Bizzy customer service is almost non existent. Agile is waiting on his psi review has one or two prototypes he has made

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#74

Should be getting one of their bigger FFE’s shortly here. I can confirm that they are sometimes slow to return messages, from talking to Boris kinda sounds like they have a billion requests and orders to fill and not enough help to do it as timely as everyone would like. Which, sadly seems to be my experience with almost every industrial supplier I’ve done business with lately.

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#75

With nanofiltration membranes you can do 500L/hr ethanol recovery at pricing close to Pinnacle’s offering. Highly recommend it for people operating at the larger size of production.

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#76

Got more info on that or brands you like to use? Not familiar with the process or how it works

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#77

The only brand I know currently offering off the shelf engineered units is Ecosce (who full disclosure, I am currently doing outside sales for). The technology works by pressurizing the solution through a scroll membrane. The membrane has pore sizes on the nanometer scale, and the pores are small enough to allow ethanol molecules to pass through, but not cannabinoids. It then exudes the pure ethanol out through one channel, and a highly concentrated oil/solvent mix out another, which then gets finished in a rotavap or other suitable evaporator.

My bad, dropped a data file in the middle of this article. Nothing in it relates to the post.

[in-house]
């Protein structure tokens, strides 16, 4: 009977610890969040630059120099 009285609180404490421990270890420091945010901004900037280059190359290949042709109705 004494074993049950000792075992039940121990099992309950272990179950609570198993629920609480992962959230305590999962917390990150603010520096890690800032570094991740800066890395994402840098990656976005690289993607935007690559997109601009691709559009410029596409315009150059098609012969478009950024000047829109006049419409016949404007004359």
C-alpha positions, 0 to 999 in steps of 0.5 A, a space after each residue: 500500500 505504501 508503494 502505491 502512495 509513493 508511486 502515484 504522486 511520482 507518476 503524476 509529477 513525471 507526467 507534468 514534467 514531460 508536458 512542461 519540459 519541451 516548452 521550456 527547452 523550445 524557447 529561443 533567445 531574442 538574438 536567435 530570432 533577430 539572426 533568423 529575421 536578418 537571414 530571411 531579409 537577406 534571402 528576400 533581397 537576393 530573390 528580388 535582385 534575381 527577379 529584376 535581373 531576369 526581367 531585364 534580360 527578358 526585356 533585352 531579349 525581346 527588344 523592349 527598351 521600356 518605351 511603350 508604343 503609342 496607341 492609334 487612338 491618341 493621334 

Since the main energy requirement is just a pump that generates the strong backing pressure, the utility expenses are also much lower than a system that has to evaporate and then chill all the solvent. The system also works with nonpolar solvents, and can get even higher throughput with those.

DM me if you’re interested in talking more about it.

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#78

Have any real world experience with this? Any video of it working?

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#79

We too would be interested in this…

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#80

found this, explains it a bit more in depth

https://www.youtube.com/channel/UCkNaLKnDzo7Y_tcZCKuaXSQ?app=desktop

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#81

I don’t have a video in operation right now but i’m trying to get one to show for you shortly here. Bear with me. There will also be a open facility starting in May and will be able to show much more detail then. This was also discussed in this earlier thread:

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#82

Have anyone has any experience with NextGen HR600 or any NextGen solvent recovery system? How are they compare to FFE/RFE? I was told that they are more efficient and you can do decarb as well but i feel like there must be some trade-offs. We are doing hemp if that make any difference.

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#83

Very similar to the units by Maratek. They can indeed decarb but the trade off is they are usually slower when compared to same price FFE.